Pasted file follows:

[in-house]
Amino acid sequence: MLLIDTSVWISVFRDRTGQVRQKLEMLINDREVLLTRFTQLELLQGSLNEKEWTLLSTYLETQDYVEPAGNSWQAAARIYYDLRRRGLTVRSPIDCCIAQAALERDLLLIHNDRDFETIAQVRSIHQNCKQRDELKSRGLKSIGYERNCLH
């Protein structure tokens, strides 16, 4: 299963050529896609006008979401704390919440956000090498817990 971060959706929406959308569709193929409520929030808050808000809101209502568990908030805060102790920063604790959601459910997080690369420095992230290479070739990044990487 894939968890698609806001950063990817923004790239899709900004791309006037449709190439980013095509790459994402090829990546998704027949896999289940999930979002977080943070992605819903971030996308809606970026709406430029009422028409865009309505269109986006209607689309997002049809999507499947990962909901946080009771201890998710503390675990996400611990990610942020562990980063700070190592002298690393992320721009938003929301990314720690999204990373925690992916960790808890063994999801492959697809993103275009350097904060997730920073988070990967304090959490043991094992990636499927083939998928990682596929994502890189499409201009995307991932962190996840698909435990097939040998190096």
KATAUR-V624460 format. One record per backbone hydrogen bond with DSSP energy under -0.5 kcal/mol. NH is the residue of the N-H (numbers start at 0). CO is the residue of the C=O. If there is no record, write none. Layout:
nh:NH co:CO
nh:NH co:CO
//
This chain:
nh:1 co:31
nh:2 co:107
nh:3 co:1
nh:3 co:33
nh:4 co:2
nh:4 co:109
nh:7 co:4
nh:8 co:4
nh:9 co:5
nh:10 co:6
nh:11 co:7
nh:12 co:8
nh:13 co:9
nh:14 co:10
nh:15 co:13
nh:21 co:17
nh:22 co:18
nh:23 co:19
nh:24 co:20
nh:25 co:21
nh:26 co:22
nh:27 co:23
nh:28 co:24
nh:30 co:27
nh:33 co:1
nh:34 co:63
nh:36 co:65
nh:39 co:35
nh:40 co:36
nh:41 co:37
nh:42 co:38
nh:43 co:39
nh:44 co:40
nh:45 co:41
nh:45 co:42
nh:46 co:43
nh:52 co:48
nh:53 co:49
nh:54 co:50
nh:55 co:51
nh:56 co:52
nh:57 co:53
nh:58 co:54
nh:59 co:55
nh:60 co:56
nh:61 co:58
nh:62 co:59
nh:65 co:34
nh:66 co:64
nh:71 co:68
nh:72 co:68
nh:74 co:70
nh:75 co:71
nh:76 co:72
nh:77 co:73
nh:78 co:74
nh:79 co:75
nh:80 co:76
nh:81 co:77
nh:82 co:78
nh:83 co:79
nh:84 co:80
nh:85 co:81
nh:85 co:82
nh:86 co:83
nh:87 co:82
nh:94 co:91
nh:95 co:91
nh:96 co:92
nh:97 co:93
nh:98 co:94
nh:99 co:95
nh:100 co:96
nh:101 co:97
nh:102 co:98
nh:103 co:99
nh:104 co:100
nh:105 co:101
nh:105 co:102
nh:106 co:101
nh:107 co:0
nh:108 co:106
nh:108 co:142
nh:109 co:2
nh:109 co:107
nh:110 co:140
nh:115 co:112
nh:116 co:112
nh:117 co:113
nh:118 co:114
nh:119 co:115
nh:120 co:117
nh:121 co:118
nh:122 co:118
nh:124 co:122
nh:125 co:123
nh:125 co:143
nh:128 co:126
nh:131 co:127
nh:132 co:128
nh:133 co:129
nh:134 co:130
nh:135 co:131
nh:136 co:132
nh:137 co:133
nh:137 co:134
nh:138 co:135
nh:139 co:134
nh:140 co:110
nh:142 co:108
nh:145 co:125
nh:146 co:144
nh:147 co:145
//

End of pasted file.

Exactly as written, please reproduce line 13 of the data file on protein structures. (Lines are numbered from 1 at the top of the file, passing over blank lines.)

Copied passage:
nh:4 co:2